Model fits per patient and per gene per patient when there were sufficient mutations in the skin dataset. Points are data and lines are model fits, (a-e). (f) Shows the distributions of fitness effects for missense mutations across the cohort. There were insufficient nonsense mutations in the majority of genes to draw the equivalent plot for nonsense mutations.

Figure 5 with 5 supplements
Directly fitting site frequency specta supports interval dN/dS inferences.

(a) Site frequency spectra become wider for older donors, with increases in the median clone area which is more pronounced for mutations in TP53 and NOTCH1. (b) Using WAIC to perform model selection, we found a model with an exponential term and a power law to be the best fitting model (lowest WAIC). (c) Posterior parameter estimates for n0μ. (d). The characteristic frequency N(t)/ρ, Interval represent 66% and 95% credible intervals respectively. (e) Site frequency spectra from data (black dots) and posterior predictive fits for 50, 80% and 95% credible intervals (blue ribbons) for non-synonymous mutations in each don or.

Figure 5—figure supplement 1
The number of synonymous mutations as a function of the number of NOTCH1 (a) and TP53 (b) mutations per tissue piece.

The mean VAF of synonymous mutations as a function of the number of NOTCH1 (c) and TP53 (d) mutations per tissue piece.

Figure 5—figure supplement 2
Inferring parameters from the site frequency spectrum of a simulated dataset.

Inferred values for n0μ, (a) and N(t)/ρ, (b). Red points are true values, black points are median posterior values and whiskers are 66% and 95% credible intervals. Example fits across ages for Δ = 0.1. Individual fits across different age cohorts (c), black dots are data points (from simulation) and blue shaded areas are 50%, 80% and 95% credible intervals.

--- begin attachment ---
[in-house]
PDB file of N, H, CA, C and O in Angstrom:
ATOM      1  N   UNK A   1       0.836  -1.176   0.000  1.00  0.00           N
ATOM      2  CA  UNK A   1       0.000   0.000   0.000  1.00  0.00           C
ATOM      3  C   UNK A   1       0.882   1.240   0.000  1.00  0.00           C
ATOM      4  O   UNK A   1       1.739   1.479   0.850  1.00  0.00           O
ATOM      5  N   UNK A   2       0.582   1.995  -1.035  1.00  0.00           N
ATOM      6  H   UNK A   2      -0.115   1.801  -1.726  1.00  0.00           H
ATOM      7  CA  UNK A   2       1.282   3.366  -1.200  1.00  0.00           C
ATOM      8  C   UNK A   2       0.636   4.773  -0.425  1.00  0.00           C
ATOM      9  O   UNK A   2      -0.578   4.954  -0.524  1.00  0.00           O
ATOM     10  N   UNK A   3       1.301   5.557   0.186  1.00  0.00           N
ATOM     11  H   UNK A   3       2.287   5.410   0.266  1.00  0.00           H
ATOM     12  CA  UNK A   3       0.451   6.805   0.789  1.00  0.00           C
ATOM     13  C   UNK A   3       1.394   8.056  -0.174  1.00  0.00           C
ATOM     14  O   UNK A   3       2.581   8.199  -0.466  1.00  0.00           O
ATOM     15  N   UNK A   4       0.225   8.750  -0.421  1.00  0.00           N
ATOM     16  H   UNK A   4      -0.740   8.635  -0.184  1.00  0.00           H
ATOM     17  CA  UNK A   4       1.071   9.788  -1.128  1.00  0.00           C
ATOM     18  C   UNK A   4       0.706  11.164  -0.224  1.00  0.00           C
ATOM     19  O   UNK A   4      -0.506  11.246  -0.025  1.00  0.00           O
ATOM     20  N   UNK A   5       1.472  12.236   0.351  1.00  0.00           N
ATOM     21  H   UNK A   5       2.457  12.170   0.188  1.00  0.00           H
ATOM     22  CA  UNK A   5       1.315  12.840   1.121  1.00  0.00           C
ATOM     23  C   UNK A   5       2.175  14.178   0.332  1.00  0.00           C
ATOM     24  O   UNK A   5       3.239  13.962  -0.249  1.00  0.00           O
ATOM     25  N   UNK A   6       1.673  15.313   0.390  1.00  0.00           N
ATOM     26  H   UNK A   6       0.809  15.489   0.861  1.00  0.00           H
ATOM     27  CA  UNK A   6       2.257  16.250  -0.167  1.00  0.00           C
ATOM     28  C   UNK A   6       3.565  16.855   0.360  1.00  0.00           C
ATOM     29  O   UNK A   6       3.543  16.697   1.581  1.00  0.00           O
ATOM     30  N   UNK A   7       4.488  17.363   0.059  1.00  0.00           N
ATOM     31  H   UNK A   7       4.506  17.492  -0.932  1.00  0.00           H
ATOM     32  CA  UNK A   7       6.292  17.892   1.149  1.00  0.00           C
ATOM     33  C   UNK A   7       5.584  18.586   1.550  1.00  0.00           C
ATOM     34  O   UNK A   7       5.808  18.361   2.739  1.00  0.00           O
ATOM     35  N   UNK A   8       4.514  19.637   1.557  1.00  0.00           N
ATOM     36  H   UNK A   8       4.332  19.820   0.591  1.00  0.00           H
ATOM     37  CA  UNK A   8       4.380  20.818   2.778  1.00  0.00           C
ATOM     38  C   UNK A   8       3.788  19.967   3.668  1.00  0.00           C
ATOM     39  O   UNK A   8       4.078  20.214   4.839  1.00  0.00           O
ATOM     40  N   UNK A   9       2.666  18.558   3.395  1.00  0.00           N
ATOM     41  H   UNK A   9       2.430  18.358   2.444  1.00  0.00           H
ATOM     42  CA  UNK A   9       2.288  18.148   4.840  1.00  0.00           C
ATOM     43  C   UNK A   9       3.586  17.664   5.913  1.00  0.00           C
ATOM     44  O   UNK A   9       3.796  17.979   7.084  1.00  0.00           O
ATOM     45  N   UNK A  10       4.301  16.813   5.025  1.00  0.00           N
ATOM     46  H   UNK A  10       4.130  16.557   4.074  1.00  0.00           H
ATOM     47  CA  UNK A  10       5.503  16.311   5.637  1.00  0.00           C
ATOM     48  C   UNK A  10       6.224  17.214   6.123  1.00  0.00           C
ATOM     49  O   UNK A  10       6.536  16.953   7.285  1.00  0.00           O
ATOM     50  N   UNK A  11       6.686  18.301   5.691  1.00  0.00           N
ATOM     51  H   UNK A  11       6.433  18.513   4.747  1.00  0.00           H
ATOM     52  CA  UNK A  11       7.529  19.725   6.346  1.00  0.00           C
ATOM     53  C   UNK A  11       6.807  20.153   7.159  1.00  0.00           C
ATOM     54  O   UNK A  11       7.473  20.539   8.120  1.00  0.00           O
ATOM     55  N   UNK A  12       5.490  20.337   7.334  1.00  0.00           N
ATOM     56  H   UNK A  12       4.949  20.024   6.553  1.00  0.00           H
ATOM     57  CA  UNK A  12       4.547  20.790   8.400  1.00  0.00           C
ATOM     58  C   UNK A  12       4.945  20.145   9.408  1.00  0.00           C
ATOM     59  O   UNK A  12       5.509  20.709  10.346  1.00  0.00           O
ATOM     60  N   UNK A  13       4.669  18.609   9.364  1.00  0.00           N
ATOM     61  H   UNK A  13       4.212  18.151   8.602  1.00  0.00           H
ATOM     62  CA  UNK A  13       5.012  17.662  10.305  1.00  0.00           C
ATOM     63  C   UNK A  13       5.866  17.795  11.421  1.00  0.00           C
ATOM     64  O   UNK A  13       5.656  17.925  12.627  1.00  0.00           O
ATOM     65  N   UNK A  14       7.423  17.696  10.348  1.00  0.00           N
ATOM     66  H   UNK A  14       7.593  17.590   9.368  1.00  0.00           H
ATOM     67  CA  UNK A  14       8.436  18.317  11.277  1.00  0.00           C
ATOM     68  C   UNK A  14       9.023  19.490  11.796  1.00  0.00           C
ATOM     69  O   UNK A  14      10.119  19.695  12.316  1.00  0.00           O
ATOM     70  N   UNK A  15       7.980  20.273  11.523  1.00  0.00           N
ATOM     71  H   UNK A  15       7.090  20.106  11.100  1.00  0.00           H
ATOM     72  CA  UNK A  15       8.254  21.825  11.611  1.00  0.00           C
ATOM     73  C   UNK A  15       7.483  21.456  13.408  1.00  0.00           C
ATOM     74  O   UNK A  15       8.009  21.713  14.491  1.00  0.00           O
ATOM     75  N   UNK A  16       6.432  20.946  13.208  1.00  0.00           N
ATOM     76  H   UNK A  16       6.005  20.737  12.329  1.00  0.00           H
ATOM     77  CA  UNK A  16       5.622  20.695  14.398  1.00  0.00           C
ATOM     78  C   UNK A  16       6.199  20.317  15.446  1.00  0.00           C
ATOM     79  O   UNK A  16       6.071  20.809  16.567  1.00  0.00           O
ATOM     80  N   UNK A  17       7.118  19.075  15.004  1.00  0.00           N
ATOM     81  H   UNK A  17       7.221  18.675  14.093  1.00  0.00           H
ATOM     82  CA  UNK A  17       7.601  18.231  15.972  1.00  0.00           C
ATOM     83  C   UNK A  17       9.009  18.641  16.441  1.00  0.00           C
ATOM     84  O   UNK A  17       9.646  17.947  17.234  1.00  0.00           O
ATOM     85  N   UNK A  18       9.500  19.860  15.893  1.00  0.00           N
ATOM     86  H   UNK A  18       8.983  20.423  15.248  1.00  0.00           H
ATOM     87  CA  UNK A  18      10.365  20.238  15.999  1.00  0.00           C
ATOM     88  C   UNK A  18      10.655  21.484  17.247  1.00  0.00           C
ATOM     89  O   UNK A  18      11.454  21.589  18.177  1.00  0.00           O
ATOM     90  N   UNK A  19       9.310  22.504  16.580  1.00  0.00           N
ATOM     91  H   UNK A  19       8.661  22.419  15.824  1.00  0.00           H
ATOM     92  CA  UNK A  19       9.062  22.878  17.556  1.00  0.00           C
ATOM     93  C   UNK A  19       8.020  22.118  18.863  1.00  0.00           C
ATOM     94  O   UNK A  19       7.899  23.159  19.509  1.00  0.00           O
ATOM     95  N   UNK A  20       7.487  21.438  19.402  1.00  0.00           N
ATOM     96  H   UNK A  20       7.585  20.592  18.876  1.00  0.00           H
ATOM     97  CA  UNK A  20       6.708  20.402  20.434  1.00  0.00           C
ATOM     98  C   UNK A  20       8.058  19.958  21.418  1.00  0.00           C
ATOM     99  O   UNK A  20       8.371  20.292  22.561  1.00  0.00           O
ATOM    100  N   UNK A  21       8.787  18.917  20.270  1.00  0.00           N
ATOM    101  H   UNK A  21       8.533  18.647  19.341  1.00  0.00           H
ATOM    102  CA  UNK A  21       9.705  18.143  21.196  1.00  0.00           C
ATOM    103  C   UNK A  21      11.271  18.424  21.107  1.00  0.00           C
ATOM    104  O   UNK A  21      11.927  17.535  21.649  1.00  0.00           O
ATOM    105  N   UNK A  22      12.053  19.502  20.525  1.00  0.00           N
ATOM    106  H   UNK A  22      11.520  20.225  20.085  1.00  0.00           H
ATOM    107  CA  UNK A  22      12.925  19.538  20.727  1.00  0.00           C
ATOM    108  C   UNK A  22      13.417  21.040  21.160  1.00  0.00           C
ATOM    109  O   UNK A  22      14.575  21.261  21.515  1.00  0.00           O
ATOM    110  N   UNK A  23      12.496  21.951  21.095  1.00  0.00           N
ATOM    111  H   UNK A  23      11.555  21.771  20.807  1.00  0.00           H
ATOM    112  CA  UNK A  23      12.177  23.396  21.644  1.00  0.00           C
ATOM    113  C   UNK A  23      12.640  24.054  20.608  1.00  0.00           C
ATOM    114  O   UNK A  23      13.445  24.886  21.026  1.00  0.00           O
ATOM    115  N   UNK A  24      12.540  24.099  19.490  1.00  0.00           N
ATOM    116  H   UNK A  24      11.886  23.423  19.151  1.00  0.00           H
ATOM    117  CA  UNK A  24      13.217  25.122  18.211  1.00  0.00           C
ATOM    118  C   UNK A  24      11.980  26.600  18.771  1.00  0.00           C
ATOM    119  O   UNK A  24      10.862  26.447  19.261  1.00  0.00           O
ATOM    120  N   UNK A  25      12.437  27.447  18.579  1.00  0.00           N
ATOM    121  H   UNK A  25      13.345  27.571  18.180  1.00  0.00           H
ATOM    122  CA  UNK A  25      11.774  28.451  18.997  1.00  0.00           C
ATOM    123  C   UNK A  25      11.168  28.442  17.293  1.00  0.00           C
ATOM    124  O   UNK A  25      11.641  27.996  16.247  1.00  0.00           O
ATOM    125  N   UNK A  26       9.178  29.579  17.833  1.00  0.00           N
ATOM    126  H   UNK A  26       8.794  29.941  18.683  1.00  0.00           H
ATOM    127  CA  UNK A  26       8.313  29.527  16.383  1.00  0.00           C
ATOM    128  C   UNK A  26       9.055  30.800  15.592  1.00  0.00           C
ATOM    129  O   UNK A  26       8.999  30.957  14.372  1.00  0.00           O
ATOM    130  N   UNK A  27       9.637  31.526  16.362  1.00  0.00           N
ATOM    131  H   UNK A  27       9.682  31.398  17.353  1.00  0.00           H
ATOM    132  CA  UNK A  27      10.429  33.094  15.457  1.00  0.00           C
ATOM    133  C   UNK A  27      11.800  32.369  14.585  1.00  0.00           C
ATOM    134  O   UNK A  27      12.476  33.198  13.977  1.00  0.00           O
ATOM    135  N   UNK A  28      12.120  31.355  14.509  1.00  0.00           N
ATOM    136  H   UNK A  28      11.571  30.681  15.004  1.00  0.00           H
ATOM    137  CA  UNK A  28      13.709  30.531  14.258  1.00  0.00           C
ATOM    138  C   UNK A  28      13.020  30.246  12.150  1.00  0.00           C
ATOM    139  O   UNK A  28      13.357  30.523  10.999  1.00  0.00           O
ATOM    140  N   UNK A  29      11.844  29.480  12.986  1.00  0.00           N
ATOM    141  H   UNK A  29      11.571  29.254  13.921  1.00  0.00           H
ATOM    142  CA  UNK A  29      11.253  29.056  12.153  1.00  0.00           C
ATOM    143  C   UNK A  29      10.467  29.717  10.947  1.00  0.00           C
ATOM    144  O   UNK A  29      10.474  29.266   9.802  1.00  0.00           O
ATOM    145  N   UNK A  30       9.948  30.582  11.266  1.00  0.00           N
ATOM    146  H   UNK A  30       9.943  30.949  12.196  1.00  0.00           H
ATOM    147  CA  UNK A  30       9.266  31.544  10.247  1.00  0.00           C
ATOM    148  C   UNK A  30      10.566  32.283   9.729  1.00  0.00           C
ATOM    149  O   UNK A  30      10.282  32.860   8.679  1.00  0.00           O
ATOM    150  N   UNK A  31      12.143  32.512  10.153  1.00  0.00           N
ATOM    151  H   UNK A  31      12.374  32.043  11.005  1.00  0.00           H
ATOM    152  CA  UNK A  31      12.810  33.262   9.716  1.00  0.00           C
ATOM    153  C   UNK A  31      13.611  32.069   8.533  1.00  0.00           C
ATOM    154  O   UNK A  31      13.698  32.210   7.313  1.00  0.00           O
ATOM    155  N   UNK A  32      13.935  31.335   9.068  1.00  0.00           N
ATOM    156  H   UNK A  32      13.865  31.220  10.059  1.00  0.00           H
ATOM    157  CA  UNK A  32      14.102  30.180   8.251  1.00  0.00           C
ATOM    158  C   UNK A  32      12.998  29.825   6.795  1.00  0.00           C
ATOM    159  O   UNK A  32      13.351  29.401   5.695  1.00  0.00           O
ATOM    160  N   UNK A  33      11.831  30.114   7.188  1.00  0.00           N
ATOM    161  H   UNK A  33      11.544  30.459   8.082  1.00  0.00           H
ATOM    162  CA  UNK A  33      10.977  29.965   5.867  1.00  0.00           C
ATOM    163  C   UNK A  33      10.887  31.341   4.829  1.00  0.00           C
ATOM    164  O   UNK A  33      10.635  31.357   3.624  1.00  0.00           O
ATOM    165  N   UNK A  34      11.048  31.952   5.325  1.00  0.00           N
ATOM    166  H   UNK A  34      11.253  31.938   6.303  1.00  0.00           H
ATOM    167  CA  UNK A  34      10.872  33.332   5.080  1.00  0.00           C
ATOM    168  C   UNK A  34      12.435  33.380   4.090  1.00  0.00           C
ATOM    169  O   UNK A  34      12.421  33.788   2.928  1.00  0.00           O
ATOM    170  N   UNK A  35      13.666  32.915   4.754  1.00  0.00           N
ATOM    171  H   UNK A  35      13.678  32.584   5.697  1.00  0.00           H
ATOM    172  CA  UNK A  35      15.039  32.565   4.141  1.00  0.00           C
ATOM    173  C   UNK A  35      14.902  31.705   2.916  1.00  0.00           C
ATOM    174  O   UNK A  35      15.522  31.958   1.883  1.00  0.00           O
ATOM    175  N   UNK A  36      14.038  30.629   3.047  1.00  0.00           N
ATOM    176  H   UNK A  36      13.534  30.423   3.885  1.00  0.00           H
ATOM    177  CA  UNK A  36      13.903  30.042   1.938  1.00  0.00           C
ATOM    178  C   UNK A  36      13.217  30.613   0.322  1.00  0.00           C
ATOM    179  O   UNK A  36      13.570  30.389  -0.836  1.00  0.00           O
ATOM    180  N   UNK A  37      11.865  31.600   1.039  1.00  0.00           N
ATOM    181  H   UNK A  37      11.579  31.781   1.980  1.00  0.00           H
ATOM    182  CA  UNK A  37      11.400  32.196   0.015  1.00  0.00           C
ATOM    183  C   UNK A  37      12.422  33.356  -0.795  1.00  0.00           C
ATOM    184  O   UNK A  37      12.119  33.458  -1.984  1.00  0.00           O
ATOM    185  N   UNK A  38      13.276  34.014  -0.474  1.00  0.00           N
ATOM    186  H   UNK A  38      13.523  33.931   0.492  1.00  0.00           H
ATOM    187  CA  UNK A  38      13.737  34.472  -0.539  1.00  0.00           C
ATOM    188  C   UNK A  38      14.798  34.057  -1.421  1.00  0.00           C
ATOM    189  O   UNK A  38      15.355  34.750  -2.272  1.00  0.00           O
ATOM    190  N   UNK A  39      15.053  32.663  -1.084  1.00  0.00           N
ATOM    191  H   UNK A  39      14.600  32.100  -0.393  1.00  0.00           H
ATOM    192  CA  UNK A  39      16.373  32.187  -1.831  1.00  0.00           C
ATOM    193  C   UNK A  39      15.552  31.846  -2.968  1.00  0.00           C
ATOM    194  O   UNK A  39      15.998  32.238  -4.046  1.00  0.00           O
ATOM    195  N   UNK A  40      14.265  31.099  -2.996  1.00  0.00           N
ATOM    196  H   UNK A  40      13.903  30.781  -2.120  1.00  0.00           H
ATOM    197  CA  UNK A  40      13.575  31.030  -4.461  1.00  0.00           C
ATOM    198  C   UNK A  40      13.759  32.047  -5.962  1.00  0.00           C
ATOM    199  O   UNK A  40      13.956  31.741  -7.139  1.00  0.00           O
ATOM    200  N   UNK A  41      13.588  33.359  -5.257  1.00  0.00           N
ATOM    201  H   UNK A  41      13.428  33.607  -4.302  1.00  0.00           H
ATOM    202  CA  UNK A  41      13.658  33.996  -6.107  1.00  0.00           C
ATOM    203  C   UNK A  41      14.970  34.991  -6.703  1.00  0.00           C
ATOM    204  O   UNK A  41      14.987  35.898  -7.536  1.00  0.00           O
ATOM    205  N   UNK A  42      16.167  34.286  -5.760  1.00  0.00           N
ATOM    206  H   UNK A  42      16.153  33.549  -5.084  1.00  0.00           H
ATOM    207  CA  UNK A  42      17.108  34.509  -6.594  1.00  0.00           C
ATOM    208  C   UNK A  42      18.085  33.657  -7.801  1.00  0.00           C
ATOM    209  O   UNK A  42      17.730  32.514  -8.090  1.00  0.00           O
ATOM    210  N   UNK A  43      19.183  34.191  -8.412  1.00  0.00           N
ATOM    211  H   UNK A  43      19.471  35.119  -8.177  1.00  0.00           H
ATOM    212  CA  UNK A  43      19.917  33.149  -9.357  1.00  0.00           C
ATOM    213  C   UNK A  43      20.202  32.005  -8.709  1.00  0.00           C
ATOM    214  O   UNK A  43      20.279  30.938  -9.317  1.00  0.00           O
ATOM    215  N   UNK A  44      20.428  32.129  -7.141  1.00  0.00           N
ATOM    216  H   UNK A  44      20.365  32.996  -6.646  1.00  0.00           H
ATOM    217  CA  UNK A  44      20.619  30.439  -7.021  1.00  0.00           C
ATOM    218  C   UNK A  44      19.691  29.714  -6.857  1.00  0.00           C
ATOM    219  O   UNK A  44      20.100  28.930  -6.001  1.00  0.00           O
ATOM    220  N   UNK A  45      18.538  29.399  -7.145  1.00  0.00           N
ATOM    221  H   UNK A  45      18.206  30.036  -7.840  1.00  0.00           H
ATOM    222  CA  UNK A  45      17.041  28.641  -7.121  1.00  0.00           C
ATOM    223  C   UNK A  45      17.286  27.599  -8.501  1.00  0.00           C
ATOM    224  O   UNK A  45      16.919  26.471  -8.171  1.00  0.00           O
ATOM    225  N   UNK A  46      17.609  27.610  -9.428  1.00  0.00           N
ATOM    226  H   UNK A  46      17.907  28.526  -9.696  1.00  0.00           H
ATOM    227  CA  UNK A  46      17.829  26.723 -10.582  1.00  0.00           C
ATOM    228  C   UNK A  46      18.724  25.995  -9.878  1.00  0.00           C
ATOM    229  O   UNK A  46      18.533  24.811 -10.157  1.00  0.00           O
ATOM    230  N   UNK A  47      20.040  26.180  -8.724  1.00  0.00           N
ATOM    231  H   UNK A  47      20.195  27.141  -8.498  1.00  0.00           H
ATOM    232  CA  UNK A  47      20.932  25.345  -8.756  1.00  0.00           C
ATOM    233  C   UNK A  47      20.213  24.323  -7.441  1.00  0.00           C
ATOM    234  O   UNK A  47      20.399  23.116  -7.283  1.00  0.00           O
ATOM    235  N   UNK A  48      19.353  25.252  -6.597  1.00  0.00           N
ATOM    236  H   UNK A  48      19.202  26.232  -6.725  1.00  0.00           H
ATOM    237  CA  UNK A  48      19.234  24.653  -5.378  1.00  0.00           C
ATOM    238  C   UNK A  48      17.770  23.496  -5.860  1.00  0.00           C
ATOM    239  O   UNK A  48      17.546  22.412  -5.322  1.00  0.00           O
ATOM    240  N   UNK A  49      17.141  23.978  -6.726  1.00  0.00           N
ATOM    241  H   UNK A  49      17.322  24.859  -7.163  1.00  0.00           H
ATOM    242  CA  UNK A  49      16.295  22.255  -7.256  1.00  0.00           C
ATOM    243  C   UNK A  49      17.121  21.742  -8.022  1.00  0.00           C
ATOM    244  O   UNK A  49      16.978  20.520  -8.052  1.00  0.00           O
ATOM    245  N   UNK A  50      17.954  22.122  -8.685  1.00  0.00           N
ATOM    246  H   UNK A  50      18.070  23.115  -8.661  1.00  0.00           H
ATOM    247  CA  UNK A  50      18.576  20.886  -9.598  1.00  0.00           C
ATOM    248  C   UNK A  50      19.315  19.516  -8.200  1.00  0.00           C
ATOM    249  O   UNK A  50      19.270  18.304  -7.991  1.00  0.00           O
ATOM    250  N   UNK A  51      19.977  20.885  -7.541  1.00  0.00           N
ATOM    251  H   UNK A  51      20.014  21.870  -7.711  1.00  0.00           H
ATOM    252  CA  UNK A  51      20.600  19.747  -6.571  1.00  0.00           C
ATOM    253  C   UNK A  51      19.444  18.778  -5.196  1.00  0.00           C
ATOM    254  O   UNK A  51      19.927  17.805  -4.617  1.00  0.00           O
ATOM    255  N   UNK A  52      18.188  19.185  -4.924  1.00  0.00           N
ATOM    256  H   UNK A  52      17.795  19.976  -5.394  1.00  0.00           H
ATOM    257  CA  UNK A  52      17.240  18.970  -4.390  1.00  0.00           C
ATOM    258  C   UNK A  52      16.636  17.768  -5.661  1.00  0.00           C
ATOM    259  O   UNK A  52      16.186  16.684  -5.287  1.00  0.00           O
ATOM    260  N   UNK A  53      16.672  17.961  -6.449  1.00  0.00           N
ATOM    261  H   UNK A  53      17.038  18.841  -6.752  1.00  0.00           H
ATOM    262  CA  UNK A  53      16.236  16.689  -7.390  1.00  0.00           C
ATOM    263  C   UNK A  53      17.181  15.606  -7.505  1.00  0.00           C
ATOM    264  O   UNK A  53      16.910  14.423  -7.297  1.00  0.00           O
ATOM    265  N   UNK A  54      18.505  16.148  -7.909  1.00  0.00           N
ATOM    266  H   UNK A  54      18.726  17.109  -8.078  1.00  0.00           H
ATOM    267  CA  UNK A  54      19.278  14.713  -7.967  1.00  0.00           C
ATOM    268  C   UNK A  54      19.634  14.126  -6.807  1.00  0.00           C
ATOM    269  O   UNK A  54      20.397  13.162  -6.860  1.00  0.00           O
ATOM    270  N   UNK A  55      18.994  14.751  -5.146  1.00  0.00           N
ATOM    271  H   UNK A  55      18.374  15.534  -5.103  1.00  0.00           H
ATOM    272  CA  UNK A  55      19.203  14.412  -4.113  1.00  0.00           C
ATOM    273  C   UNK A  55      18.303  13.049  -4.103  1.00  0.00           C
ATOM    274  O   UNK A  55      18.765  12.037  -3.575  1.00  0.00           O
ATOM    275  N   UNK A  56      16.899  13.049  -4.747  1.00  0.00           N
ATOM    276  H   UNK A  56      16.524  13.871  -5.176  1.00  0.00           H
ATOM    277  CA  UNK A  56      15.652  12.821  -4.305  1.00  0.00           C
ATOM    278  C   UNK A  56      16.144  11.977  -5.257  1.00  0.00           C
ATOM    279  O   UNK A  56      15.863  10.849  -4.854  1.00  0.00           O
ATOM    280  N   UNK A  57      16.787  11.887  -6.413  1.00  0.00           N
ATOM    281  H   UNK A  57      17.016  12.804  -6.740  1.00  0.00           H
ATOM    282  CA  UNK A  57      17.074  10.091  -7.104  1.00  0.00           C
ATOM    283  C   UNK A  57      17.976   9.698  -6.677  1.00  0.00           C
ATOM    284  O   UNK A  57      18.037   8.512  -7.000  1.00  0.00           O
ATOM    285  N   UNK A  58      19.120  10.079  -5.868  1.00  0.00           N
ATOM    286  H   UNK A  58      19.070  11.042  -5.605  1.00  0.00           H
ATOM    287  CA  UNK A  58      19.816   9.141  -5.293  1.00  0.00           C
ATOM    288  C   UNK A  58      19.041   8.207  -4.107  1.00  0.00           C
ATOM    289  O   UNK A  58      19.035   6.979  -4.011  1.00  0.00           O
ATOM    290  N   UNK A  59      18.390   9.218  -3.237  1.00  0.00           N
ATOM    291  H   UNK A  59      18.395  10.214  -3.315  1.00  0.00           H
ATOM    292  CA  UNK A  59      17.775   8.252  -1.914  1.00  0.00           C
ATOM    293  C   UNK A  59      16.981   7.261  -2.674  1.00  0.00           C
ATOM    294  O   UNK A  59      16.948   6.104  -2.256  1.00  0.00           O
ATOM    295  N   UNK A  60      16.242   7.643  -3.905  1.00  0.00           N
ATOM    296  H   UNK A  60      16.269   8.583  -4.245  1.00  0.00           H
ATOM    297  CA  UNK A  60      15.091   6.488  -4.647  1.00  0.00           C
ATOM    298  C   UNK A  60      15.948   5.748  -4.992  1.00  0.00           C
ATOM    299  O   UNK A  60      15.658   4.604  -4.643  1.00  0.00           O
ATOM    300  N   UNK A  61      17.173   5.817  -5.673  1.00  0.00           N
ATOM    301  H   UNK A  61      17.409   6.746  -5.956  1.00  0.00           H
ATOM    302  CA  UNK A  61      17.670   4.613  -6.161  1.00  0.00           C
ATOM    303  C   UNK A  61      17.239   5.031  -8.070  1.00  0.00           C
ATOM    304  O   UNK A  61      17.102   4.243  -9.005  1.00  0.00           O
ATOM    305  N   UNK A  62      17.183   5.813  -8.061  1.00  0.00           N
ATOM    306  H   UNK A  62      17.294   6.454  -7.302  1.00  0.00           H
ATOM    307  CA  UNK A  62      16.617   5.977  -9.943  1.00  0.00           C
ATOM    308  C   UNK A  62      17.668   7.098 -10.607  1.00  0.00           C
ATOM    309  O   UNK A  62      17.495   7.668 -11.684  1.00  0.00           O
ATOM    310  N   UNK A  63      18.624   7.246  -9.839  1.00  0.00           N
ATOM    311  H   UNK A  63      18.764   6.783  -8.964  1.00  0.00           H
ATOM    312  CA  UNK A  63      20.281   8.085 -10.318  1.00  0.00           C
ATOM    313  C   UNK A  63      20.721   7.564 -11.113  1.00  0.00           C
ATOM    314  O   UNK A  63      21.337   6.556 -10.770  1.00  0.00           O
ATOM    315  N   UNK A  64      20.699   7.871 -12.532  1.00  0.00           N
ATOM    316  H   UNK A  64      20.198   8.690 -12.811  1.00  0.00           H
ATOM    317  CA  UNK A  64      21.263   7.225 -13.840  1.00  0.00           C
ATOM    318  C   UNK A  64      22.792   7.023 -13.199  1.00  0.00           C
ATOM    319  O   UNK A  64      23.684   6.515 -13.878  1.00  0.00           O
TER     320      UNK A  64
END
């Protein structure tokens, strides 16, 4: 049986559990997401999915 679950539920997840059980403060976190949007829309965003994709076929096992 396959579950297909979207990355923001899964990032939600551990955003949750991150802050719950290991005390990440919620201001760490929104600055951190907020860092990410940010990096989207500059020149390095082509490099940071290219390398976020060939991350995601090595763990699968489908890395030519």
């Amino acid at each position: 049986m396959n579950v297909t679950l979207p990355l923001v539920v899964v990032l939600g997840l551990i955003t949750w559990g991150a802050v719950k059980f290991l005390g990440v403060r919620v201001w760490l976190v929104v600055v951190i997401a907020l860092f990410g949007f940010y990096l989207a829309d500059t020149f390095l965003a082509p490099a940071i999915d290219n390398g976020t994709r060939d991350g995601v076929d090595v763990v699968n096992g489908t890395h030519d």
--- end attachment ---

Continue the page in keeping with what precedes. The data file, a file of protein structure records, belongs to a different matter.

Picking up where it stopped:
Figure 5—figure supplement 3
Site frequency spectra fits for NOTCH1 and TP53 non-synonymous mutations, (a).

Posterior values for N(t)/ρ showing large uncertainty in these values (b).

Figure 5—figure supplement 4
Regression of clone size against age.

(a) Summary of all posterior regression coefficients for all genes showing TP53 and NOTCH1 cause the largest increase in frequency as a function of age. (b) Regression coefficients with inferred selection coefficients from interval-dN/dS are positively correlated.

Figure 5—figure supplement 5
Comparison of results using dndscv and SSB-dN/dS.

Fit for TP53 missense mutations in donor PD30273 using SSB-dN/dS results (a). Comparison of inferred Δ values for NOTCH1 and TP53 mutations (b). Comparison of global dN/dS values for all mutations, missense and nonsense mutations (c).

Author response image 1
Comparison of different bin sizes.

(a) Fits to simulation with different bin sizes (b) Summary of inferred ∆ for the different bin sizes shows highly consistent results with a small increase in variance at larger bin sizes.

Author response image 2
Fitted parameter values of a simulated dataset as a function of time.

(a) Inferred N(t) as a function for age in a simulated cohort, equivalent to Figure 5D. (b) Posterior estimates for inferred values in black, with ground truth shown with red circular points, for this “ground truth” we calculated N(t) using Δ=0.05, the mean of the exponential distribution used in the simulations..

Author response image 3
Posterior predictive check of statistical model shown in Figure 5—figure supplementary 1.

Dark blue density labelled y is the real data and lighter blue lines labelled yrep are datasets simulated from the posterior.

Author response image 4
Mean clone size as a function of age for NOTCH1 and TP53.

Points represent the mean values and lines show 95% intervals.

Additional files

Download links

A two-part list of links to download the article, or parts of the article, in various formats.

Downloads (link to download the article as PDF)

Download citations (links to download the citations from this article in formats compatible with various reference manager tools)

Open citations (links to open the citations from this article in various online reference manager services)